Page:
Kawazu Seven Waterfalls 河津七滝ループ橋
Seven falls, seven onsen, and fascinating side paths you'll want to explore
The pure waters of the Kawazu River flowing down from the Amagi mountain range take seven drops. There is a great trail to hike known as Kawazu Nanadaru that leads from one gushing fall to the next.
- A soothing soak in an onsen after you explore the falls
- Visiting the wasabi fields and sampling some wasabi goods
How to Get There
Use the direct Odoriko trains from Tokyo or a shinkansen followed by local lines.
From Tokyo Station , the Odoriko or Super View Odoriko trains take about two and a half hours to get to Kawazu Station. The Tokaido Shinkansen from Tokyo Station takes approximately 50 minutes to Atami Station, after which you'll board the Ito Line and Izu Kyuko Line for approximately an hour and a half to Kawazu Station.
Kawazu's seven waterfalls drop from heights of up to 30 meters
A bronze statue at one of the falls was inspired by a Yasunari Kawabata novel
The biggest of the seven falls, Odaru, has a swimming hole and hot baths beside the stream
The stamp rally
Each fall has a name—Kamadaru, Ebidaru, Hebidaru, Shokeidaru, Kanidaru, Deaidaru and Odaru—all ending with "daru." For fun, you can do a "stamp rally." Every time you stop at one of the falls, you can get your special card stamped with one of the seven gods of good luck.
The dancer by the falls
The Shokeidaru Falls has a special companion, a bronze statue known as Odoriko inspired by Yasunari Kawabata's short novel The Izu Dancer. Literary fans are frequent visitors. This is also one of the main venues of the Taki Matsuri, a festival that celebrates the falls.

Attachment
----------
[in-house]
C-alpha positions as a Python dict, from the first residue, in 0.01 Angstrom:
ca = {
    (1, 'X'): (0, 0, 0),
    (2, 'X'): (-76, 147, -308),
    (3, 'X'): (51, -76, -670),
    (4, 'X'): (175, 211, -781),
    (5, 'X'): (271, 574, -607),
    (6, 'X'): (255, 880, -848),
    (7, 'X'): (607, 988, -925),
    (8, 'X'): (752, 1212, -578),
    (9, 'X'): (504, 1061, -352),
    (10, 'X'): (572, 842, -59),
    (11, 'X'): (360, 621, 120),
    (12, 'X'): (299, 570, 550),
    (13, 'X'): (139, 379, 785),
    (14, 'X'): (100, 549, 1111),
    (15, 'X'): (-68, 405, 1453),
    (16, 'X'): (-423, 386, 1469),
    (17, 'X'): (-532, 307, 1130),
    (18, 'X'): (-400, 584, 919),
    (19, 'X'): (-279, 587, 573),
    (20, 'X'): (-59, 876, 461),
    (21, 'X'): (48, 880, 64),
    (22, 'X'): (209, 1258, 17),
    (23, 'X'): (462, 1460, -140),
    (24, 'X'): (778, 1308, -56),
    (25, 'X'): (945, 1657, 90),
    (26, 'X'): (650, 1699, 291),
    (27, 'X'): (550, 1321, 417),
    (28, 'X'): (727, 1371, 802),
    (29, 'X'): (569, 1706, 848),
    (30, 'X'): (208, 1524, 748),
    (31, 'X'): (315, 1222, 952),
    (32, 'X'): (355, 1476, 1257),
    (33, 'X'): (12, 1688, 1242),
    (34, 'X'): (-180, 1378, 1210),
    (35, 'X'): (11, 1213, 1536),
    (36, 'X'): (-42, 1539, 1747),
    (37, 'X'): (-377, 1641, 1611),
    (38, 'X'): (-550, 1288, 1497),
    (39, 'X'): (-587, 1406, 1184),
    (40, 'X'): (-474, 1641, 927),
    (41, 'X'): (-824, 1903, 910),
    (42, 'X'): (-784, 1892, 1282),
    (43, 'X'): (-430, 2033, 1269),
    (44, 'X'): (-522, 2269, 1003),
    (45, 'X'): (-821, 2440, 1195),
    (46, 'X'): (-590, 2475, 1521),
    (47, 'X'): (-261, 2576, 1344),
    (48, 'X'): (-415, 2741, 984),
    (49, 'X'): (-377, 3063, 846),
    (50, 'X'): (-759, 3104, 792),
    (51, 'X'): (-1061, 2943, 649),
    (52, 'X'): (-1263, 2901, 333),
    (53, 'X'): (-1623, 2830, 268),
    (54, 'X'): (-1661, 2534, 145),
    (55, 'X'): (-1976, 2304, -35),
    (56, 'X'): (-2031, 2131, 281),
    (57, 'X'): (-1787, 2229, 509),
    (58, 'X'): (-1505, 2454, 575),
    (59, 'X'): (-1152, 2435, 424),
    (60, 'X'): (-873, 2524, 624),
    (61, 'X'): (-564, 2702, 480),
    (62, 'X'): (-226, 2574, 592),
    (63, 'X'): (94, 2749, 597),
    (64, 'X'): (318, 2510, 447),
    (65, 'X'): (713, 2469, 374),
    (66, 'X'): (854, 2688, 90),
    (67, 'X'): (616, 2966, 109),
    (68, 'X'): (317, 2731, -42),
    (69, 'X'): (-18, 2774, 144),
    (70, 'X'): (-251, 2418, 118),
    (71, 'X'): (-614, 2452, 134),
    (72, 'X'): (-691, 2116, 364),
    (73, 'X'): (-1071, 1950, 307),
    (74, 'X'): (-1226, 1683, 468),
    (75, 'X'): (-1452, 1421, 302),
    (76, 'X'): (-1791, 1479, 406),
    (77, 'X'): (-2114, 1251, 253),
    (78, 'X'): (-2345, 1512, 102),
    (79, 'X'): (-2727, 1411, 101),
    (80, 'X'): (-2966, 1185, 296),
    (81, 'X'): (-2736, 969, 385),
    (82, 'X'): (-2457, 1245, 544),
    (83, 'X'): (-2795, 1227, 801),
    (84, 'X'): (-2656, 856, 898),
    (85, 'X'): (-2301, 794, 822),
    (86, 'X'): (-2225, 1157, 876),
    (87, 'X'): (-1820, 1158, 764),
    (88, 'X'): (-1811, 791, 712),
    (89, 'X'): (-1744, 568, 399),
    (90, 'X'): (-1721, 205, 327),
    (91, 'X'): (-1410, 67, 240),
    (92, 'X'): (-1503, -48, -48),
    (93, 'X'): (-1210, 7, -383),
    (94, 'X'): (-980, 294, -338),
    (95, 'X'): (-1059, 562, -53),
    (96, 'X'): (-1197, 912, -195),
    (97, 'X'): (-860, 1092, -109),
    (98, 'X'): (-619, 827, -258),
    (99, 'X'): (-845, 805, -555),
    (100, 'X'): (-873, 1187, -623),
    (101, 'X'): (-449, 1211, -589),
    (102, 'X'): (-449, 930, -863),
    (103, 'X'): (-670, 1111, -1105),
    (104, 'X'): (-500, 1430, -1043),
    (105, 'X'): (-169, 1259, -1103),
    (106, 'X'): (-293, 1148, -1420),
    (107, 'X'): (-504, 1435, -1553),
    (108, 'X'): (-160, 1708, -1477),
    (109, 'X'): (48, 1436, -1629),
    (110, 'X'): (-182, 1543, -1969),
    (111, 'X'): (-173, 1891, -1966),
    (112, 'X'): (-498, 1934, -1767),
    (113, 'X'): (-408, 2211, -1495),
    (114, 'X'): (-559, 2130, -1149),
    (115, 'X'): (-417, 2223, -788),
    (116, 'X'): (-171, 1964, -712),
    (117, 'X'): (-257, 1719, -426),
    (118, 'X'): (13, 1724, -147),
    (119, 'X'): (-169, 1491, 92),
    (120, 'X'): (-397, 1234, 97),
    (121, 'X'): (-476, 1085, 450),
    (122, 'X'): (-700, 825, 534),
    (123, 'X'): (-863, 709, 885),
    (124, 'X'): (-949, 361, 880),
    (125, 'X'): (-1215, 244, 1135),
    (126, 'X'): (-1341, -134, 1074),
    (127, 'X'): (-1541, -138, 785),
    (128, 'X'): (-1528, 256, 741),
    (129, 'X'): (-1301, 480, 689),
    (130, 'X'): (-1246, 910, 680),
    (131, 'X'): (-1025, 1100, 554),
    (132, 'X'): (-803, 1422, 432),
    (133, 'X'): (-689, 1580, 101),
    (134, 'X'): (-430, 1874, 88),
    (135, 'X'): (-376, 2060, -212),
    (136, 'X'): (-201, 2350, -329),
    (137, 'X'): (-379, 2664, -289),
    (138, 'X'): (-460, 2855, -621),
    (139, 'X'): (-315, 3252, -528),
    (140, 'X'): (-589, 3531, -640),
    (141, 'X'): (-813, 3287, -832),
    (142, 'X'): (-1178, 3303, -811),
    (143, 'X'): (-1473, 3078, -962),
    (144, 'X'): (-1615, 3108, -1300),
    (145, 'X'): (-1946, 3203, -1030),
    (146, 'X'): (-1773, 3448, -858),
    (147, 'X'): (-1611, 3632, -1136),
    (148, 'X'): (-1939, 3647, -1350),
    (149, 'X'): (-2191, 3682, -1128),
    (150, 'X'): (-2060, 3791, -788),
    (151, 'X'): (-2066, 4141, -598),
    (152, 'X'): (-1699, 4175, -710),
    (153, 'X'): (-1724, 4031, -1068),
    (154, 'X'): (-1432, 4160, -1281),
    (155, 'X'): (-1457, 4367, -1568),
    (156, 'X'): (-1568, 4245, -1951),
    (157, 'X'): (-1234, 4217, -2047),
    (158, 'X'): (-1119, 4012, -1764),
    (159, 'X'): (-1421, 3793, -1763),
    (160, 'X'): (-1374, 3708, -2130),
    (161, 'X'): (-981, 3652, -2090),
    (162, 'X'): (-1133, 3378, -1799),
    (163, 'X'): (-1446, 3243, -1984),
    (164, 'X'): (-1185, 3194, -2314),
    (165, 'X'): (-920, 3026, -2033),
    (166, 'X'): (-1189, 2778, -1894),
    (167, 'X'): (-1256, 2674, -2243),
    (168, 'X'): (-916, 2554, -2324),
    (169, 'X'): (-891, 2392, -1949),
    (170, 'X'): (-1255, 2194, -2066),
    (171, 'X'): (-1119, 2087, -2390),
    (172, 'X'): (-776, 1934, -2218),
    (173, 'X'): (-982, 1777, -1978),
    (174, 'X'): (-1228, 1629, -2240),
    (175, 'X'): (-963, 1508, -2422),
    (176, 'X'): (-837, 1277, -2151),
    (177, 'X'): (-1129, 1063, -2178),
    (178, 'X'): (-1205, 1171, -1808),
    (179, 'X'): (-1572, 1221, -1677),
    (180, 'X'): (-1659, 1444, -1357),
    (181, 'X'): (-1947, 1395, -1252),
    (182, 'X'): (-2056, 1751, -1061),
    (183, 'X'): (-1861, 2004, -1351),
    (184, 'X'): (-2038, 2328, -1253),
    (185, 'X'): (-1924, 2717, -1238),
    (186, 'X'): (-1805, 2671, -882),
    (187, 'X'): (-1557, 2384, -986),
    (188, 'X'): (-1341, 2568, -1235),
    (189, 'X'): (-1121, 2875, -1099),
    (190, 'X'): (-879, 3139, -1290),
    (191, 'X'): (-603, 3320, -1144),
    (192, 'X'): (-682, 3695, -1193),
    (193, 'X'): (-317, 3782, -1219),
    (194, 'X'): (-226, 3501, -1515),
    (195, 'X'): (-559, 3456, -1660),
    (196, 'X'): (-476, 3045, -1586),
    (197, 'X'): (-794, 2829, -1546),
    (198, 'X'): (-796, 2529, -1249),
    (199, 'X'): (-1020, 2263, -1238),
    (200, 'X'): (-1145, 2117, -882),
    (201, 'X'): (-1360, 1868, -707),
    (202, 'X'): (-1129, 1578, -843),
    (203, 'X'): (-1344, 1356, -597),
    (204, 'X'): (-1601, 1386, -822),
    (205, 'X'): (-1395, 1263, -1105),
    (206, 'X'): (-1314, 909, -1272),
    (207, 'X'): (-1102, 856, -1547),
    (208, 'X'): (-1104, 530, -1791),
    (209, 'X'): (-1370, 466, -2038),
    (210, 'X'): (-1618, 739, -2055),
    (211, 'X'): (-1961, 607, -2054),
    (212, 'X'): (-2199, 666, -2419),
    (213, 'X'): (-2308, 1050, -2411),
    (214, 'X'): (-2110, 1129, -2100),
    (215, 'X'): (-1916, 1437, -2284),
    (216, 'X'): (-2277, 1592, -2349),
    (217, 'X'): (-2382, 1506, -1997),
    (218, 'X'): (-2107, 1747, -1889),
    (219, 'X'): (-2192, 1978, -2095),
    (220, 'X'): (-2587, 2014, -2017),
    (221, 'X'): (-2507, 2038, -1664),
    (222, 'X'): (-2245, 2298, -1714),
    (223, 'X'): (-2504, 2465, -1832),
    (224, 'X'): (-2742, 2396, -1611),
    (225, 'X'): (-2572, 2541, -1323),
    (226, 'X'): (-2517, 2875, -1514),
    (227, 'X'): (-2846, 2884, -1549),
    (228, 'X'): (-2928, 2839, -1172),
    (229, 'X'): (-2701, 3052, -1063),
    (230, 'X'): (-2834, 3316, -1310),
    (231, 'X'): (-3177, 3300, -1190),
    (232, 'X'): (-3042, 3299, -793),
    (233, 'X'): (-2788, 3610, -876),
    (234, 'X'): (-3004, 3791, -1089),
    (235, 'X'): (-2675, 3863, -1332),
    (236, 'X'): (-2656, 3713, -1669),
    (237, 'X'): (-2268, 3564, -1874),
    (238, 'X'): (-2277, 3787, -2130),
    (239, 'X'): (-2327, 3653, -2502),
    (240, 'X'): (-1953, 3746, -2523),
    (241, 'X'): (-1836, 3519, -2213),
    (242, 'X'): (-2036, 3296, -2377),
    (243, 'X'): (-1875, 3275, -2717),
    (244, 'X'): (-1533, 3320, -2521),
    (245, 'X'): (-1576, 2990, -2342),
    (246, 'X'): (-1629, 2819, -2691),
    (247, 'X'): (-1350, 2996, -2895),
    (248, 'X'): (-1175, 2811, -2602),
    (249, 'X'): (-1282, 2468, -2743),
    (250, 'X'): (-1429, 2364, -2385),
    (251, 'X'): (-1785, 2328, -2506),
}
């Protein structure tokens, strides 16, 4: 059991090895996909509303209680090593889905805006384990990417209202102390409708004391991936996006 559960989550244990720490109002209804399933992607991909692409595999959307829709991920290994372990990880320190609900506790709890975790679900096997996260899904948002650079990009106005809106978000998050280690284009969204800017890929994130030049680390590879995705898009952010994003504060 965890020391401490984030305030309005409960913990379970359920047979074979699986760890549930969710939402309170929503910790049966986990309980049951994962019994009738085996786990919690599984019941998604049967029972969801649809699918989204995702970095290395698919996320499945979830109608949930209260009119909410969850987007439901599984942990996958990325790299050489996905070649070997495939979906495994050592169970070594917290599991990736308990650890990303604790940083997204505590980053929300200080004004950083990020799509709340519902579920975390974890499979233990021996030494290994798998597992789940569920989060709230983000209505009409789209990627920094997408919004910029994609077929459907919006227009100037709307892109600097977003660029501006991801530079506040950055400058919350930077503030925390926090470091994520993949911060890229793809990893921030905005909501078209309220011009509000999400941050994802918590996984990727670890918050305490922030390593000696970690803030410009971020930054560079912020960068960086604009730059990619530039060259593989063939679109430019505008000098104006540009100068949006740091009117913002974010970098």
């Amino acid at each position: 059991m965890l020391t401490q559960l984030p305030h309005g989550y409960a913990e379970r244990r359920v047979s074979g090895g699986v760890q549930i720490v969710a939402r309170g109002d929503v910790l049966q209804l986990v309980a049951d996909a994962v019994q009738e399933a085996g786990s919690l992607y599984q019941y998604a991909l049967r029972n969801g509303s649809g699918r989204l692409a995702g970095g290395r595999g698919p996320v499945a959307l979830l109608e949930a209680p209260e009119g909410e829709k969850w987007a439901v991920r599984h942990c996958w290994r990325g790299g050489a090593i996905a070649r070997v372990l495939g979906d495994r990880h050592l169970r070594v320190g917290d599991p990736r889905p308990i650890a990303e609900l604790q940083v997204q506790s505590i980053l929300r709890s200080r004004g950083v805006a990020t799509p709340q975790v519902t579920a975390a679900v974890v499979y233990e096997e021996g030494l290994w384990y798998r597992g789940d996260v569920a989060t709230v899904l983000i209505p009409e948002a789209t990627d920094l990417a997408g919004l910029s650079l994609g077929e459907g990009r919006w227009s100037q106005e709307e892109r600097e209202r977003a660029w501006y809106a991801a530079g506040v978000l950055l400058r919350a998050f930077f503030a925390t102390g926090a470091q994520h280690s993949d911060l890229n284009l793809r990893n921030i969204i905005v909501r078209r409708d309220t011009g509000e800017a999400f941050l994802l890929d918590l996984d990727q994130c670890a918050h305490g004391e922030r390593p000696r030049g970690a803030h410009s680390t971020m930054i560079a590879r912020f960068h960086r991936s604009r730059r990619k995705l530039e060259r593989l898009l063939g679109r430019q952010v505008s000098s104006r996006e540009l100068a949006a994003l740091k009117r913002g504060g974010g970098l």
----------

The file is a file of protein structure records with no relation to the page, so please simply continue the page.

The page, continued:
More sevens—this time for bathing in
The Kawazu area has seven well-known hot spring baths—Imaihama Onsen, Kawazuhama Seaside Onsen, Yatsu Onsen, Mine Onsen, Yugano Onsen, Odaru Onsen and Nanadaru Onsen. You'll have a choice of sea views or mountain views depending on the bath you choose, but all of them will leave you feeling relaxed yet energized.
That spicy green root
If you continue south after reaching the last fall, Odaru, you'll find Wasabidanosato, a field of wasabi. Wasabi is the spicy green paste that livens up sushi and many other dishes in Japan. The area's clear, clean waters and the green rooted plants that grow in them are a rare sight, and well worth checking out. You'll also be able to try foods made with wasabi.
Fast bloomers in spring
There are 8,000 cherry trees in Kawazu, and they have a reputation for showing their blossoms to the world early. The Kawazu blooms are also known for their large petals and bright pink color. The Kawazu-zakura Cherry Blossom Festival is a popular springtime event.